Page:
Is the federal Labor team really looking around for a safe seat for Queensland Premier Peter Beattie? Isn't it a bit late?
Speaking at the University of Melbourne on Wednesday, the rumour was put to Beattie and the Premier given a chance to respond. Confirm?? Deny?? "I read it with quite considerable interest," the Premier said sheepishly. Even if there's no truth to the rumour, it's clear that Beattie is happy to have people whispering about a possible Federal future. After seven-and-a-half-years as Premier and age on his side, the Canberra option must surely be a tempting one.
Beattie was delivering the A.N. Smith Memorial Lecture in Journalism and quickly warmed to his topic, "Power Without Responsibility: Who Guards the Guardians?". The speech had already been condemned before it was delivered, with the Courier Mail playing the man rather than the ball.
The crux of Beattie's argument was that the media lacked accountability. The model of self-regulation has failed miserably, he argued, and the regulators were largely toothless tigers offering resolutions which amounted to 'too little, too late'. As an alterative, Beattie advocated media outlets ruthlessly scrutinising each other. He explained the status quo as a cosy oligopoly, with media outlets working to keep each other on side. Instead, Beattie called for media outlets to investigate the errors of its competitors.
More controversially, Beattie spoke out in favour of media outlets being subject to Freedom of Information laws. It's hard to know whether Beattie was serious about this one - his government has frequently used the fig-leaf of Cabinet confidentiality to prevent crucial documents from being released under FoI. Beattie's proposal basically involves media outlets needing to subject the laws, so that they can be required to provide evidence for all claims made. Therefore, media outlets will only publish information they know to be true, and aggrieved parties can force the media to cough up or fess up.
The idea is a dud, and Beattie knows it. Try any of these counter-arguments on for size: Media outlets are private organisations. Confidentiality of sources. Potential for vexatious claims. Potential for political harrasment. This idea is a non-starter, and is being used by Beattie to shift the focus away from his government's own poor record on FoI.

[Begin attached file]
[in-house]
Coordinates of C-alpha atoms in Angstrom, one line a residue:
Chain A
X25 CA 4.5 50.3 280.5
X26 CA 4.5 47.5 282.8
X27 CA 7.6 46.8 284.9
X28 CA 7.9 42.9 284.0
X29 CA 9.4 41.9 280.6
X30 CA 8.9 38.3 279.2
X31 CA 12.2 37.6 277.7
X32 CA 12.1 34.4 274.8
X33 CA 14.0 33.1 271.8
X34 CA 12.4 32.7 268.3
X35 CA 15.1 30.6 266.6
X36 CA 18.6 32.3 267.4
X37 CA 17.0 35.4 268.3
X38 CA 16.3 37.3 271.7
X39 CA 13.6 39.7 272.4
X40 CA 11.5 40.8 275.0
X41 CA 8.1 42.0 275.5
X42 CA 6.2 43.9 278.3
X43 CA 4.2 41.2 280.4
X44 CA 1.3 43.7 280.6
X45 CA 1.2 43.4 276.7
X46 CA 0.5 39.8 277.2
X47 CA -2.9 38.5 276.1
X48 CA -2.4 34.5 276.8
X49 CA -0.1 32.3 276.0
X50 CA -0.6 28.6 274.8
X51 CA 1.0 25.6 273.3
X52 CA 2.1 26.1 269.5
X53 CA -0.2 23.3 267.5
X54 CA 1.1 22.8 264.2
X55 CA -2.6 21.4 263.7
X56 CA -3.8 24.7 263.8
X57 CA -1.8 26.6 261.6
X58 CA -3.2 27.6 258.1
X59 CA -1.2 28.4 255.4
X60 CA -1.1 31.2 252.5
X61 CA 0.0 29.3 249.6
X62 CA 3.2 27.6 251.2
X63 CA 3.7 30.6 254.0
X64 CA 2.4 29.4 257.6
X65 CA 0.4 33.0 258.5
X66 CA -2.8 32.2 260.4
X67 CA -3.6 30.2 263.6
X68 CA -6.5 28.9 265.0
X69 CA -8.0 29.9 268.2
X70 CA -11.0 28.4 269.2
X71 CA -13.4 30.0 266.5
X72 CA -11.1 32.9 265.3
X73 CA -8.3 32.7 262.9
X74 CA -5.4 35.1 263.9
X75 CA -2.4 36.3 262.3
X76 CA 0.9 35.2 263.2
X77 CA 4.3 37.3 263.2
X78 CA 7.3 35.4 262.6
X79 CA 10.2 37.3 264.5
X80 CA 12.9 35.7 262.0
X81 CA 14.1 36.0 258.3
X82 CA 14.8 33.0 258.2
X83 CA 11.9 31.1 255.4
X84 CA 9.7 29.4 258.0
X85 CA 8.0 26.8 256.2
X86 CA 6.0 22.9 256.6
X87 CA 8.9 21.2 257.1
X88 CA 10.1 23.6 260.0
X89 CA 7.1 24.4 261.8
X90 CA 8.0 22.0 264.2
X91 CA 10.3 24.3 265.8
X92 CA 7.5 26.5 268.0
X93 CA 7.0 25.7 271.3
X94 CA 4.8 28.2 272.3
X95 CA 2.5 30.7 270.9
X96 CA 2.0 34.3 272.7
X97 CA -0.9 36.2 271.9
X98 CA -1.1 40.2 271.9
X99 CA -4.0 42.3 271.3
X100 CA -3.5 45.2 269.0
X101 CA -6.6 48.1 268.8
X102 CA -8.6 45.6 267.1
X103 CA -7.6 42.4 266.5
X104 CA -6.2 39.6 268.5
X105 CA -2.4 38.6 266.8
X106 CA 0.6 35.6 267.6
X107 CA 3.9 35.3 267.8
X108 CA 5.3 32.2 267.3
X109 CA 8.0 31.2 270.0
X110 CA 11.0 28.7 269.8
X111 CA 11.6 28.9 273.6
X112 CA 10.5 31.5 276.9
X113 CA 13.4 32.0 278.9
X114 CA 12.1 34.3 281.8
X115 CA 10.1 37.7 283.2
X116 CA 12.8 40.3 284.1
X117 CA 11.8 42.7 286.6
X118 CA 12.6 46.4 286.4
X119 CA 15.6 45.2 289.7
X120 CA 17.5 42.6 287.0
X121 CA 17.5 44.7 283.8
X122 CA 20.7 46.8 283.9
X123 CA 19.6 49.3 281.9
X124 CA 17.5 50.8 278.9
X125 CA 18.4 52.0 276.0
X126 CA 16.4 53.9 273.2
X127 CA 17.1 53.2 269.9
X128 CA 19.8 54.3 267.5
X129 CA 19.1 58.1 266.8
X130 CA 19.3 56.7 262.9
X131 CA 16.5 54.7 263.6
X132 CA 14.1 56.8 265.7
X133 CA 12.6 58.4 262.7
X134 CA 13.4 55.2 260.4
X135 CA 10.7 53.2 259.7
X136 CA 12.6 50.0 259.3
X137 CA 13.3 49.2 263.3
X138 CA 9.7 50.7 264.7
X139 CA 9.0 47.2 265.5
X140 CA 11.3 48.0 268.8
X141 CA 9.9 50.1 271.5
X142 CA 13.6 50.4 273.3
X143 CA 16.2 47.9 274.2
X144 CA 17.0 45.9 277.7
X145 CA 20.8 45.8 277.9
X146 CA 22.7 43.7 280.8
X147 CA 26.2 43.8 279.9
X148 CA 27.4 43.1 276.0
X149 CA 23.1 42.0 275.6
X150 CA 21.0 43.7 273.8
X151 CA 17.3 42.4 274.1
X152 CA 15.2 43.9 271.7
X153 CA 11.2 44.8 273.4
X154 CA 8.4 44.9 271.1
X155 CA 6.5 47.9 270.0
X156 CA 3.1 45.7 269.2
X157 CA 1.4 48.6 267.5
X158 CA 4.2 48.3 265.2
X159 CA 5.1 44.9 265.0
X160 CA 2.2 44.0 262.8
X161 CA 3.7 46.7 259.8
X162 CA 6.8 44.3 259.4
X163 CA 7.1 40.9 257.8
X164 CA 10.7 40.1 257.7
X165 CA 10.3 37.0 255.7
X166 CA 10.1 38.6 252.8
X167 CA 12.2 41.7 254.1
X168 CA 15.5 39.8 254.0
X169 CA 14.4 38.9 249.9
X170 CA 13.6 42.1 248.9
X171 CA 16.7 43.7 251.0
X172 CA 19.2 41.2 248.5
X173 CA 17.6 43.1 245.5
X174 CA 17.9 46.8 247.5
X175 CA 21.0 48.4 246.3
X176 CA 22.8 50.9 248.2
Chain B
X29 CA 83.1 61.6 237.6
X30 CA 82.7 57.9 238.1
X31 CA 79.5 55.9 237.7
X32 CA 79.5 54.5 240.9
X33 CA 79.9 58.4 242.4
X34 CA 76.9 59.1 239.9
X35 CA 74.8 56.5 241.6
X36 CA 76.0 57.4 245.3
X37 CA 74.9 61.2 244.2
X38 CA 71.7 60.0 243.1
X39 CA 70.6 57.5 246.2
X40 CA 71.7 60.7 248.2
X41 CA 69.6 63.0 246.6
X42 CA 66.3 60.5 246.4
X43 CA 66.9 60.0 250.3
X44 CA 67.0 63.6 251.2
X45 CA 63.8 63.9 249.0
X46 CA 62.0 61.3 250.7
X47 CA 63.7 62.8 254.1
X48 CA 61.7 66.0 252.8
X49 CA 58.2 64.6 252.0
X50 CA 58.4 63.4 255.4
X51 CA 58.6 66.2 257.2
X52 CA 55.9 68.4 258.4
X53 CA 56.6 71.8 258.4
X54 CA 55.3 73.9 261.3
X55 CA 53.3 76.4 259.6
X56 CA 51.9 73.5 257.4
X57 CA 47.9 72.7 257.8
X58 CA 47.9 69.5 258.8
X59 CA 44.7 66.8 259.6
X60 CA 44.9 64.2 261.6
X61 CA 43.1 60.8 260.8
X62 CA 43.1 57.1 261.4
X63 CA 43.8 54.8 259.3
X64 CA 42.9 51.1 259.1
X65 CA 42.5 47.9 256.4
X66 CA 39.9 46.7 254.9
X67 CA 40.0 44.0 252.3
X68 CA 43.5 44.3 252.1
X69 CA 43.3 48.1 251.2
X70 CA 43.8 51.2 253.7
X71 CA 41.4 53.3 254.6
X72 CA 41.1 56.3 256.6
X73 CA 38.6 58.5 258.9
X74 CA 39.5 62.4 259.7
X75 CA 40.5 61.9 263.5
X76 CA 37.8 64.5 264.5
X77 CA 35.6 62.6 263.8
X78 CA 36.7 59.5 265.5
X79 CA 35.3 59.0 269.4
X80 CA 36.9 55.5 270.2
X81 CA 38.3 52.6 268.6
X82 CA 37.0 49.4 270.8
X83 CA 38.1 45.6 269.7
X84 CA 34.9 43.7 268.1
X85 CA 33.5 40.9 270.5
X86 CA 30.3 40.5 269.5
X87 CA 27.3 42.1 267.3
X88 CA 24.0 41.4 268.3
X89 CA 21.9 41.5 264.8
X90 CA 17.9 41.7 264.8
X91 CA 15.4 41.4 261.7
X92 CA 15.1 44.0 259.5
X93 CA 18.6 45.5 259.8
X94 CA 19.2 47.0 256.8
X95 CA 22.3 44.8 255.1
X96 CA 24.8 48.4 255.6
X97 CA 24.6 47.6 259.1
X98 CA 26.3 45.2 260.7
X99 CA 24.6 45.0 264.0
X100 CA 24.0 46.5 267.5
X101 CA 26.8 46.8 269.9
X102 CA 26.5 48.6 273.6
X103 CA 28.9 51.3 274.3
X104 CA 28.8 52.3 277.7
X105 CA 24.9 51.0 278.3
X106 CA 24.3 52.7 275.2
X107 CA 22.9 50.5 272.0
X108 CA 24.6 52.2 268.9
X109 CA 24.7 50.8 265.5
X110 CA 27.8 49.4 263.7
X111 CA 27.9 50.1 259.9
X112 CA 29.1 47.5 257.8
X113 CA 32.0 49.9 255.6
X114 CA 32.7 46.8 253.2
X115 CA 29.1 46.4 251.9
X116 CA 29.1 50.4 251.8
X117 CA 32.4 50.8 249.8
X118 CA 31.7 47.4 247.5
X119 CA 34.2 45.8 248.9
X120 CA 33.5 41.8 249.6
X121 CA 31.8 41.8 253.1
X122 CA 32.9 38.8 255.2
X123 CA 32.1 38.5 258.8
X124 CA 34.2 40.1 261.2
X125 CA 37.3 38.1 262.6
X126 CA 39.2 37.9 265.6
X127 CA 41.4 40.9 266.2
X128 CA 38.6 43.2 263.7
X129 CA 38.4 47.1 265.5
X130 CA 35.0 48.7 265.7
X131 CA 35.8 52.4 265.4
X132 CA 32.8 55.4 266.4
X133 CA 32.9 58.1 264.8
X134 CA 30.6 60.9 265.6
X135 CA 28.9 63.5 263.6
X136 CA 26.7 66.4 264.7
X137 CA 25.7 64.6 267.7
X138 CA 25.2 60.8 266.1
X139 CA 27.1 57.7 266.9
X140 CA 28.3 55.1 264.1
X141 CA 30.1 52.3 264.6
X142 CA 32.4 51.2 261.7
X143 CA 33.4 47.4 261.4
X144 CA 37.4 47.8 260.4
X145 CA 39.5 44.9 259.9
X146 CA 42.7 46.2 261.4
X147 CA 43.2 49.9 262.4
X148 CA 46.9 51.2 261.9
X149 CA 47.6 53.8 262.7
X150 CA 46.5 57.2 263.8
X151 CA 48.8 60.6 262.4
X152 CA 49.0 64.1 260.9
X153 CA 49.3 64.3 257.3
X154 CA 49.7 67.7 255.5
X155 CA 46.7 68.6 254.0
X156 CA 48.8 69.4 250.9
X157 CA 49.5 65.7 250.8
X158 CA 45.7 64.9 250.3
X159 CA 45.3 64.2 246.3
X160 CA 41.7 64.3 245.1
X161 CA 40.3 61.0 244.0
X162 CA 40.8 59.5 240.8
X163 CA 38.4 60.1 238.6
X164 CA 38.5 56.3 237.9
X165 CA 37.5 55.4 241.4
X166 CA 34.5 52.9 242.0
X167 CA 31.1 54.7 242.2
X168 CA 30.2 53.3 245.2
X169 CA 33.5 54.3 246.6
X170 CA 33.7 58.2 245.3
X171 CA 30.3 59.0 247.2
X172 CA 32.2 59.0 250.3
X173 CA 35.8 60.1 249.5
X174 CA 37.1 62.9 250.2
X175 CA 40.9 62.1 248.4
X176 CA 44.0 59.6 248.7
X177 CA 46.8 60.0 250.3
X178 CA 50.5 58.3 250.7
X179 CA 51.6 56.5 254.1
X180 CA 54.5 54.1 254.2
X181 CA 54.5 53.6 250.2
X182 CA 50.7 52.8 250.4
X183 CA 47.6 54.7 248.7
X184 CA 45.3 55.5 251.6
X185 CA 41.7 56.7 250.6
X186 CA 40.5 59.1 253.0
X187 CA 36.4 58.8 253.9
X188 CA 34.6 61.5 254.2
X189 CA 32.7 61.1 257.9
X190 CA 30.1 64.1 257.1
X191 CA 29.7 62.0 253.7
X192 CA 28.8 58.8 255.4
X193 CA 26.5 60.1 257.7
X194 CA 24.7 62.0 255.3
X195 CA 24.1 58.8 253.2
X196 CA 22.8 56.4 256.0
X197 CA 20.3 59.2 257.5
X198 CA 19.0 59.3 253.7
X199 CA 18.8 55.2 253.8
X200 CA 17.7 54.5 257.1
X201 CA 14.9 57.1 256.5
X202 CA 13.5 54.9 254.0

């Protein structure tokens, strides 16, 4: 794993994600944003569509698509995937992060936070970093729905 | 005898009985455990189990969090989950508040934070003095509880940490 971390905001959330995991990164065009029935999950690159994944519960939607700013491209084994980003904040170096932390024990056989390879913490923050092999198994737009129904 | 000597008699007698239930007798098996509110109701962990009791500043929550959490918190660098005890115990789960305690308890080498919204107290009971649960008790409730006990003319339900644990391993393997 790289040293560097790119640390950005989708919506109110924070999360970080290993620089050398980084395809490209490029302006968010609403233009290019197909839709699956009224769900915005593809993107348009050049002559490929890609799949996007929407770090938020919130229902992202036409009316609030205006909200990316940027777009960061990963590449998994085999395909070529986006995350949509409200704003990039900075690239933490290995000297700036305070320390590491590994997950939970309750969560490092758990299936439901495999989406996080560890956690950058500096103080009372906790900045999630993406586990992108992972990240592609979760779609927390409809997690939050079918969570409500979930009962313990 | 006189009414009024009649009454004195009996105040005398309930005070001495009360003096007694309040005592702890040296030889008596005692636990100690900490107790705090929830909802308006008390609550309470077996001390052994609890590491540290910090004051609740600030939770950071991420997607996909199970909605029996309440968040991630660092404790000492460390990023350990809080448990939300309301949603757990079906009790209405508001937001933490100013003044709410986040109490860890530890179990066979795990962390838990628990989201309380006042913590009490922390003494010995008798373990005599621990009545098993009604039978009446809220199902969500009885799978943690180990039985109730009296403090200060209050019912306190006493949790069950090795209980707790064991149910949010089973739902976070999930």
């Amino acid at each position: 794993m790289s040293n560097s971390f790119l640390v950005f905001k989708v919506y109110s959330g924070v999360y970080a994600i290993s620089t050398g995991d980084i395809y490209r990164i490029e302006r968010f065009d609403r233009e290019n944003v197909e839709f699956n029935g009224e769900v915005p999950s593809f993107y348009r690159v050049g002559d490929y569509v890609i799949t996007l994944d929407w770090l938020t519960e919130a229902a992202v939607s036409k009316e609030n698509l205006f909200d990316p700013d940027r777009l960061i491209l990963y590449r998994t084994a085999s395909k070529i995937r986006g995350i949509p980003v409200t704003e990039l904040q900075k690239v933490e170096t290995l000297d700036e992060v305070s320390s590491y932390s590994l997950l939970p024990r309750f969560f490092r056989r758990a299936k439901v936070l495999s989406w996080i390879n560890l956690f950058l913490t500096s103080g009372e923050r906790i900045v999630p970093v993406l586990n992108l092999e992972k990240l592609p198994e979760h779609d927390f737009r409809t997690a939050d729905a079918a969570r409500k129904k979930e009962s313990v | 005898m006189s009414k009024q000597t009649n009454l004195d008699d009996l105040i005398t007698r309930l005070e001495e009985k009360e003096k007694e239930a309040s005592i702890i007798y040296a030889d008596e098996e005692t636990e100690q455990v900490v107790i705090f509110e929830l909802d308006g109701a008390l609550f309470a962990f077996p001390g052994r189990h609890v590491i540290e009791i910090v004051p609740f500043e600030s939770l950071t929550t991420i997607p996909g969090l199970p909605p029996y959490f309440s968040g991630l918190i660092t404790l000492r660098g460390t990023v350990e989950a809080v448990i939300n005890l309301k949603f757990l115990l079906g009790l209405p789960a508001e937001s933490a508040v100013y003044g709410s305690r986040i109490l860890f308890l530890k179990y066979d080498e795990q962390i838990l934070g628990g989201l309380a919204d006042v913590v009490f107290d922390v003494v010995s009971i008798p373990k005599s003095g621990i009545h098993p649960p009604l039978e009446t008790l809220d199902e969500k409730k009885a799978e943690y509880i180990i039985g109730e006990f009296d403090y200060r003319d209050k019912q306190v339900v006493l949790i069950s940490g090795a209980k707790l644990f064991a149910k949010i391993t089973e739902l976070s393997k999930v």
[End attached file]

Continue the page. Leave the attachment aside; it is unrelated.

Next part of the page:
Less farcically, Beattie had an clever idea: Inhouse media ombudsman. Essentially, this involves each media outlet appointing an internal ombudsman whose job was to recieve and investigate complaints by consumers, and take action interally if necessary. The model cited by Beattie was the Washington Post ombudsman, who has recently found herself as the voice of journalists in a dispute with management over politically partisan content on the WP website, which strangely is a separate entity from its print namesake. Clearly, Beattie has put some thought into this one, and it seems like a goer.
One other interesting point made by the Premier was about the lack of competition in the Queensland media market. Most major cities in the state are one paper towns, with the Murdoch monolith being the proprietor. Beattie challenged Fairfax to set up a local newspaper in Brisbane, forcefully arguing that its growing population and staid media market made it an ideal location. Beattie is spot-on, particularly given his earlier observation that Queensland, like most states, had historically supported a dozen or more daily newspapers.
It's a shame that Beattie chose to bury a couple of good ideas amongst a whole lot of lame, substandard ones that seem to exist only the bait the Courier Mail. Judging by Thursday's coverage in the paper, it probably worked.
What's he so happy about?